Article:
Winter Movie Guide: February 2012 – Week 3

Ghost Rider: Spirit of Vengeance

Written by Scott M. Gimple & Seth Hoffman and David S. Goyer

Directed by Neveldine & Taylor

Starring Nicolas Cage, Idris Elba, & Cirian Hinds

“As Johnny Blaze hides out in Eastern Europe, he is called upon to stop the devil, who is trying to take human form.”

The sequel to the Marvel film that nobody wanted in the first place.  Nicolas Cage has long been a vocal fan of the Ghost Rider character, and with the rise in his star, he was able to translate that into a film version of Ghost Rider, written and directed by Mark Steven Johnson, who first gained notoriety among the Marvel world for his version of Daredevil starring Ben Affleck.  Although critically maligned, Daredevil made enough to warrant a spin-off film in Elektra, and Johnson was handed the reigns to the film.

Although it was also considered one of the worst films of the year, Ghost Rider made enough at the box office for Marvel to keep a sequel in the works for the past four years, and with Nic Cage being a big proponent of returning to the character, a new script was commissioned.  Started by David S. Goyer (responsible for scripting duties on such comic book hits as Blade and Batman Begins) the script saw many changes before landing in the laps of directing team Neveldine/Taylor, the frenetic team behind the Crank movies and Gamer.

Fans aren’t clamoring for this film, but many had brighter hopes after the trailer offered a dash of insanity.  Neveldine/Taylor have since said they can’t even make heads or tails of what the story is actually about, but I doubt that will stop anyone from seeing it if they’re at all interested, it didn’t stop the last movie.

Rated PG-13, much to the chagrin of fans, Ghost Rider: Spirit of Vengeance opens this weekend in wide release from Columbia Pictures and Marvel’s “edgy” sub-company, Marvel Knights.  

Jeremy’s review will be up by tomorrow morning, keep an eye out for that.

This Means War Screenplay by Timothy Dowling & Simon Kinberg

Directed by McG

Starring Tom Hardy, Chris Pine, & Reese Witherspoon

“Two top CIA operatives wage an epic battle against one another after they discover they are dating the same woman.”

McG has never been known for his scenes of dramatic verbal sparring, or movies that make any sense at all.  No matter, they’ve all managed to gross big bucks at the box office, as audiences tend to love his senseless action films, as well as his sappy sentimental film We Are Marshall.  However, here he returns to his wheelhouse of light comedy, high action, and pretty faces.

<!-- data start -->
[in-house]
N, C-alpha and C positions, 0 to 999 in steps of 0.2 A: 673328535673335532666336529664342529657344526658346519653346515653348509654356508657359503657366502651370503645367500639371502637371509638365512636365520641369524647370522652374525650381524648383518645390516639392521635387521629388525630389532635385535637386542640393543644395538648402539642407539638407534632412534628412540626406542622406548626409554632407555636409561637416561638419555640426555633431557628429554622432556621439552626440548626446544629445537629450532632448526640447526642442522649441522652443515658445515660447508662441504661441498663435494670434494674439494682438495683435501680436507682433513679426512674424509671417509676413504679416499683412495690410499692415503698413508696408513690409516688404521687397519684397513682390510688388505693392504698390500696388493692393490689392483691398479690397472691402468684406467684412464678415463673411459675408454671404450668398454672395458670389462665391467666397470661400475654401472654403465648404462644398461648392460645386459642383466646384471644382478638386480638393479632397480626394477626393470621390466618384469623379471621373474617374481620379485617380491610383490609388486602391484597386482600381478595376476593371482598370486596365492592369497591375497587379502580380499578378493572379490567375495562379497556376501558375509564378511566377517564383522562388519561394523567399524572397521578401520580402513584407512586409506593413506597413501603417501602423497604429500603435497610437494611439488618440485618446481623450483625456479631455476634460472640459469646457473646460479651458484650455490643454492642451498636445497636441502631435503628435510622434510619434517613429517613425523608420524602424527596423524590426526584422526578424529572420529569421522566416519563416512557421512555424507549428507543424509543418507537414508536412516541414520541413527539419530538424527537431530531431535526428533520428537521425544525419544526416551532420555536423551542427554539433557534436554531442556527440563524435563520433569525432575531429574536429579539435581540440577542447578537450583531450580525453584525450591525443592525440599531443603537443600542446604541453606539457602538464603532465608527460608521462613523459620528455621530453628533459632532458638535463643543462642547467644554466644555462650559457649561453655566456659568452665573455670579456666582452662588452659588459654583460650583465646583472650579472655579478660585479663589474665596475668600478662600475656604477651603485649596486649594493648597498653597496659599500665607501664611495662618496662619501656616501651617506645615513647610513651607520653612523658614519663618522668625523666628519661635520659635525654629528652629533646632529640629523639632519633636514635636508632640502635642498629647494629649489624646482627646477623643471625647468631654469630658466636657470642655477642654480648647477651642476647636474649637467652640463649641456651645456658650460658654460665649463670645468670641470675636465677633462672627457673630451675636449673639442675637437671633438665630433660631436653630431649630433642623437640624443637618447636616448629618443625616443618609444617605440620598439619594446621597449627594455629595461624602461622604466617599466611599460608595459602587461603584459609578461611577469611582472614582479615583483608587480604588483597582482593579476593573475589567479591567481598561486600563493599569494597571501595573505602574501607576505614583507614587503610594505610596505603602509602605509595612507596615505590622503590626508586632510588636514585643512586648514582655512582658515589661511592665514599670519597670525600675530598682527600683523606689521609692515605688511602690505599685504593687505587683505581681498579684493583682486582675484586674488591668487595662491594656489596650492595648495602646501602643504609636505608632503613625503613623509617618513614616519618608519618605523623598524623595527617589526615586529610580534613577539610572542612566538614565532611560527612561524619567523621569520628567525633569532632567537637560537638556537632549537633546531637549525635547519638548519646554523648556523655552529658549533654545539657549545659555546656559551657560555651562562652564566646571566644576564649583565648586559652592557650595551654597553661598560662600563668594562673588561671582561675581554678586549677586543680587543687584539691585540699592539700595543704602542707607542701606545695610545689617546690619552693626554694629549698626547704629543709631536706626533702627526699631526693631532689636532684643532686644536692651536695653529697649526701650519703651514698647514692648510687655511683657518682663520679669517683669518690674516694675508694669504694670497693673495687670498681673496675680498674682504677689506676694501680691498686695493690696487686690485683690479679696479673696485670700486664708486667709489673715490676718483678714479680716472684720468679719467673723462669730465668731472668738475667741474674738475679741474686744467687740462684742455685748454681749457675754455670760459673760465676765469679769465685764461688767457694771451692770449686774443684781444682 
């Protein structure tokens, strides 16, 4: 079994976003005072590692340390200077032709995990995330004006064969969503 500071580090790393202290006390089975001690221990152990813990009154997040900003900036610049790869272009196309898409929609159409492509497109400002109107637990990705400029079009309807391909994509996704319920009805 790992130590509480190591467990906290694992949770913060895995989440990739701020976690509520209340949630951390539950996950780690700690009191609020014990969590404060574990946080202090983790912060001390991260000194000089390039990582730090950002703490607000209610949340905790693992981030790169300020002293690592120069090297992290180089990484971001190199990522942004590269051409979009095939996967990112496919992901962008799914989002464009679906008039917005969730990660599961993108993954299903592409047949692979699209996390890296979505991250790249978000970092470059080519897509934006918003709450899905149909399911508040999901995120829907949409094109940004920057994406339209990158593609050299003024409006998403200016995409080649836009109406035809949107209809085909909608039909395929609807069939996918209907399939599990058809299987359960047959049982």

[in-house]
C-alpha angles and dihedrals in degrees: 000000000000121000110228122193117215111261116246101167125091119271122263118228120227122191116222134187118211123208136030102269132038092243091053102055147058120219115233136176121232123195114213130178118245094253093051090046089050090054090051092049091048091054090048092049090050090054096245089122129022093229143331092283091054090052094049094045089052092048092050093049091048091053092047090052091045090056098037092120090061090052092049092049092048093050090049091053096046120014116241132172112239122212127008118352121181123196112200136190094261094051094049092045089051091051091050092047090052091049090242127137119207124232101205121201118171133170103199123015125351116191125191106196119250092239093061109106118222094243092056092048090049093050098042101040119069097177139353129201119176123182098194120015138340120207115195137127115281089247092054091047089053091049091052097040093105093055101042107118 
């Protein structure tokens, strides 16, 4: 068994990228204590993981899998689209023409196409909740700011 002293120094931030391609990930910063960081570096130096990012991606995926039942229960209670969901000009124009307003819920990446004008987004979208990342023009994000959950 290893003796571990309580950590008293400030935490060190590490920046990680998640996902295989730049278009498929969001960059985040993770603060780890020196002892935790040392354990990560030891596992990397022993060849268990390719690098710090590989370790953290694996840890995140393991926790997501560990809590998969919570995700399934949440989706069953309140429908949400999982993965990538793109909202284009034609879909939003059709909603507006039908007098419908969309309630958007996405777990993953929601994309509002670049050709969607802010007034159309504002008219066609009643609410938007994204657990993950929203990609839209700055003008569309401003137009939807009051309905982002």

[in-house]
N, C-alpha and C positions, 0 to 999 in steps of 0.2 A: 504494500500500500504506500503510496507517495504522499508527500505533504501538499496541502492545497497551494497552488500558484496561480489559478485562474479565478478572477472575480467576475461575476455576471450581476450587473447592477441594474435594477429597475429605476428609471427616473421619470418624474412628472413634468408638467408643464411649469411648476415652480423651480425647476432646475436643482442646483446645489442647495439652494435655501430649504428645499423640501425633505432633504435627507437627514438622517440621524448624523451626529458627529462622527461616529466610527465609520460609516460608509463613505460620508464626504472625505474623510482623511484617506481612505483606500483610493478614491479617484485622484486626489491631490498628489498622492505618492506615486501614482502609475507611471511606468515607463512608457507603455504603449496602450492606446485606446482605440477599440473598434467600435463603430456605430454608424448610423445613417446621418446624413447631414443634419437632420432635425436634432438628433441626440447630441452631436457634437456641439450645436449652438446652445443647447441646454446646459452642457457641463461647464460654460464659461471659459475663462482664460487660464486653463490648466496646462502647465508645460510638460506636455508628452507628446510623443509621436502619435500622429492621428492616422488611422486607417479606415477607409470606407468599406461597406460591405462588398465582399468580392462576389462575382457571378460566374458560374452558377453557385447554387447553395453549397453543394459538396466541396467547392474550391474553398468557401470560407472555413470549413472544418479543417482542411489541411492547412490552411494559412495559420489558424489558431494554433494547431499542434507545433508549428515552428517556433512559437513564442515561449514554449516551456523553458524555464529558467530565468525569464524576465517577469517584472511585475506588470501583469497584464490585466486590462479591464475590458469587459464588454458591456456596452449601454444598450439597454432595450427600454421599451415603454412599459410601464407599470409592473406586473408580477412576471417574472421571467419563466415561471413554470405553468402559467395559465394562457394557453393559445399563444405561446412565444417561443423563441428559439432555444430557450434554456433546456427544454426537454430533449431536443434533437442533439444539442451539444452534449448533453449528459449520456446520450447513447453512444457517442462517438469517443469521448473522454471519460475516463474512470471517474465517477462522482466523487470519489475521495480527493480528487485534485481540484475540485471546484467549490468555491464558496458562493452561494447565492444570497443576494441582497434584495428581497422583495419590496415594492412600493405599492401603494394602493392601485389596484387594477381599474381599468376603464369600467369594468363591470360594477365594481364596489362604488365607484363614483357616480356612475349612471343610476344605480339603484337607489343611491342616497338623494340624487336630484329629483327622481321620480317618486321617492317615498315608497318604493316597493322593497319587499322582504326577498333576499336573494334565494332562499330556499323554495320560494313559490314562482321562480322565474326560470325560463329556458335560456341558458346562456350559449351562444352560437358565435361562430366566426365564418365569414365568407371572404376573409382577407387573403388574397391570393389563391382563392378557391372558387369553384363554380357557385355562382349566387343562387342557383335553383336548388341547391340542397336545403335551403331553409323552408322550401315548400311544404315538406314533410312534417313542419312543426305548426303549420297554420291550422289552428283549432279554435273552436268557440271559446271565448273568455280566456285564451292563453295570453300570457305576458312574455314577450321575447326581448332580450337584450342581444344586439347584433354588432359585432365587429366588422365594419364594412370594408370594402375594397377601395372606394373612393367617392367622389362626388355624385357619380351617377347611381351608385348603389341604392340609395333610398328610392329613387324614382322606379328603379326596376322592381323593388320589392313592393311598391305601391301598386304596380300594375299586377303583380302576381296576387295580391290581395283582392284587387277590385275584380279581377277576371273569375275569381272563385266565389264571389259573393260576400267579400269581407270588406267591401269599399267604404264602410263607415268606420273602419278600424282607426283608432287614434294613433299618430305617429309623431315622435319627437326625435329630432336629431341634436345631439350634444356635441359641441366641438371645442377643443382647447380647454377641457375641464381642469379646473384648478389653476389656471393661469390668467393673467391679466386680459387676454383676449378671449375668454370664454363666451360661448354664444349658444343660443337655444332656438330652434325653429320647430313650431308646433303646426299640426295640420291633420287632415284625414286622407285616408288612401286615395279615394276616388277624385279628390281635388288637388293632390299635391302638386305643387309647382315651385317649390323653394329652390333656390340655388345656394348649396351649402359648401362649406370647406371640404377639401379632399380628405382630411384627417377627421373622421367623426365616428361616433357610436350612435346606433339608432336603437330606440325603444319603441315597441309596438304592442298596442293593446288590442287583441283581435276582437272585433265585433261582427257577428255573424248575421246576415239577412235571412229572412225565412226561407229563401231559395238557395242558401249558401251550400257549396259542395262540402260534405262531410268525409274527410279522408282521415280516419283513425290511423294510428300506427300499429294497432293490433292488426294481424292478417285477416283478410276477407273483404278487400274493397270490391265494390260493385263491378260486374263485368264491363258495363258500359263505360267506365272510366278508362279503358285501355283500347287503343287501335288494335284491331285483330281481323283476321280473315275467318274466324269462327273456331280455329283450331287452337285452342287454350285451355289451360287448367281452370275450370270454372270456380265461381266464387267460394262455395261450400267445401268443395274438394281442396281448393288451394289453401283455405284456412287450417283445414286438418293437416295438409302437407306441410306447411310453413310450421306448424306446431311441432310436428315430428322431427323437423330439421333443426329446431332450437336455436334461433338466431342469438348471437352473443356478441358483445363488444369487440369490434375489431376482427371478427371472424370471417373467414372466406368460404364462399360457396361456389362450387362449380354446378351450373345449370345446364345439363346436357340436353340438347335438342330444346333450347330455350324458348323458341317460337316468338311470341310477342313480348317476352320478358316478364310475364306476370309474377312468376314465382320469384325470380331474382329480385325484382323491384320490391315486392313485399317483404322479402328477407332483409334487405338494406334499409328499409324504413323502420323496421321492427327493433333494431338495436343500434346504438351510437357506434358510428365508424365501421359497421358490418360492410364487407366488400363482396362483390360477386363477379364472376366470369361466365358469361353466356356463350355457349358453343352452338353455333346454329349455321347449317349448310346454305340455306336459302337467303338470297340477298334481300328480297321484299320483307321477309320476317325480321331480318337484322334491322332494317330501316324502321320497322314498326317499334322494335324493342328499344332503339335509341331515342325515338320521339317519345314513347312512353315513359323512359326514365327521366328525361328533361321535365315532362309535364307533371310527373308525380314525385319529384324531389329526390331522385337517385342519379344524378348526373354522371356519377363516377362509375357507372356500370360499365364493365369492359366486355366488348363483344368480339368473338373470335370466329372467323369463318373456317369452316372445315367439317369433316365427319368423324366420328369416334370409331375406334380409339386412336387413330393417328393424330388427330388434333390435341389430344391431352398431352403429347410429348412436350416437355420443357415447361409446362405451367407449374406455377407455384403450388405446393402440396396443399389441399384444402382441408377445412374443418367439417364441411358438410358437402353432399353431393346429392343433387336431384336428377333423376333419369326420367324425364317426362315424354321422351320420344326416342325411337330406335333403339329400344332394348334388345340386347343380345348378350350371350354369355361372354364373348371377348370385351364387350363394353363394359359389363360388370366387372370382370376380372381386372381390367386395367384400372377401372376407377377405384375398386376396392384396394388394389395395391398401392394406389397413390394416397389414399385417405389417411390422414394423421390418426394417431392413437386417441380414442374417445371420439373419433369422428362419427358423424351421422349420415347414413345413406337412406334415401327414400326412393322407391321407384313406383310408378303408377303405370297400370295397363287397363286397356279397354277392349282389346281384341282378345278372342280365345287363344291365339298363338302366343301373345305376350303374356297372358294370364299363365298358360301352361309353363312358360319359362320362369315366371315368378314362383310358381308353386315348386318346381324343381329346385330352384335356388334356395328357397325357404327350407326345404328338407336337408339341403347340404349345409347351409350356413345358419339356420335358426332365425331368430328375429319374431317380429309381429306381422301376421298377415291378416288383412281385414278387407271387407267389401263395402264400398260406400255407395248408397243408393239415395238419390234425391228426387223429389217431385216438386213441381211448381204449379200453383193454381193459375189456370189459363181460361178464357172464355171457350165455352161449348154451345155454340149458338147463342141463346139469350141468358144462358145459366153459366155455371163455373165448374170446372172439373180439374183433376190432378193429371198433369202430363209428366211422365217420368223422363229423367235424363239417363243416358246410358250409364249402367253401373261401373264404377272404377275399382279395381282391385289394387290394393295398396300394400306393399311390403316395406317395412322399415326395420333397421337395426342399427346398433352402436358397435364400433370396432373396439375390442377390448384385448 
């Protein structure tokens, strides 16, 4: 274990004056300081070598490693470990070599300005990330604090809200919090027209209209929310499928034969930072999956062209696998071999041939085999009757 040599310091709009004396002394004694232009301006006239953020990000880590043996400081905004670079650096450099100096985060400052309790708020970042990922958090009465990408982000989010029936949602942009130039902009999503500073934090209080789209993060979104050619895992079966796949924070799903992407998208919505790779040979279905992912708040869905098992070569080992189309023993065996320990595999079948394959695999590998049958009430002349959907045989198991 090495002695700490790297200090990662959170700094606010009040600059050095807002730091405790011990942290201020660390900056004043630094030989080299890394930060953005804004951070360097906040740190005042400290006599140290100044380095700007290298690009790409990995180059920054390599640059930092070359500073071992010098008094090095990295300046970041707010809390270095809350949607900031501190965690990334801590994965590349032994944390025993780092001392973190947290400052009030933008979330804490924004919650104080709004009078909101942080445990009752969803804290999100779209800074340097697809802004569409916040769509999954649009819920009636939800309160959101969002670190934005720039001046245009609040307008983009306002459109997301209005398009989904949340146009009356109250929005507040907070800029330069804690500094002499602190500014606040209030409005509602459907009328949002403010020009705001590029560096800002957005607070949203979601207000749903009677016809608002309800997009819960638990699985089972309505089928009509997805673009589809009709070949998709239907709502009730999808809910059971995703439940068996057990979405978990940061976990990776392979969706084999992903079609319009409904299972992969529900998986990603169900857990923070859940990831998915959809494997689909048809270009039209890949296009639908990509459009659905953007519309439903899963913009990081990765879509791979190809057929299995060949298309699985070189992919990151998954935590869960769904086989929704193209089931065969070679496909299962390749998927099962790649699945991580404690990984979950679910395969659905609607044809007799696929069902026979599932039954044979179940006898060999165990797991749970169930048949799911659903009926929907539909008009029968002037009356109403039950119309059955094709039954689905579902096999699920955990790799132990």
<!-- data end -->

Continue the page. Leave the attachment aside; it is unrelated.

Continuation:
The film was going to open Valentine’s Day in wide release, but soft tracking numbers have pushed the wide roll-out until Friday, with a “sneak peek” starting Valentine’s Day for those that had their heart set on seeing the film that day.  Tom Hardy and Chris Pine continue to rise through the ranks of Hollywood, and though this film won’t do much for their awards hopes, it will definitely bolster their box office credibility, and I think it’s about time Reese Witherspoon did some films her own age, rather than acting like she’s 45 in every sappy romantic comedy where she looks older than everyone else.

This film was originally rated R for Chelsea Handler’s sex jokes in the film, but not wanting to miss out on audience dollars, the studio had those scenes cut from the finished film to obtain a more audience-friendly PG-13 rating.  Look for this one on Friday in theaters everywhere from 20th Century Fox.

If you aren’t sure what you’ll think, check Courtney’s review right here.

The Secret World of Arrietty

Based on the novel The Borrowers by Mary Norton

Screenplay by Hayao Miyazaki & Keiko Niwa

Directed by  Hiromasa Yonebayashi & Gary Rydstrom

Starring Mark Strong, Will Arnett, Amy Poehler, & Saoirse Ronan

“The Clock family are four-inch-tall people who live anonymously in another family’s residence, borrowing simple items to make their home. Life changes for the Clocks when their daughter, Arrietty, is discovered.”

Realizing they can’t destroy Studio Ghibli and Hayao Miyazaki, Disney finally acquiesced and decided to co-produce their animated films, starting with Miyazaki’s last film, Ponyo, a re-telling of Hans Christian Andersen’s The Little Mermaid, which netted them both money and critical acclaim.

This time, Miyazaki only contributed to the script, but his animating style remains on display for an adaptation of the novel The Borrowers, already adapted as a movie twice, and a TV series once.  As with most of Miyazaki’s work, critics highly anticipate this film, but general audiences might have a hard time connecting with it as typically Studio Ghibli films will rarely play down to their audience, leaving a weird mixture of sci-fi and fantasy nerds and very small children as their prime audience.

Rated G, this one releases from Disney in 1,600 theaters, not exactly a limited release, but about half the screens that everything else opening this weekend will open on.

I’ll be reviewing the film in the next two days, keep an eye out for that one as well.

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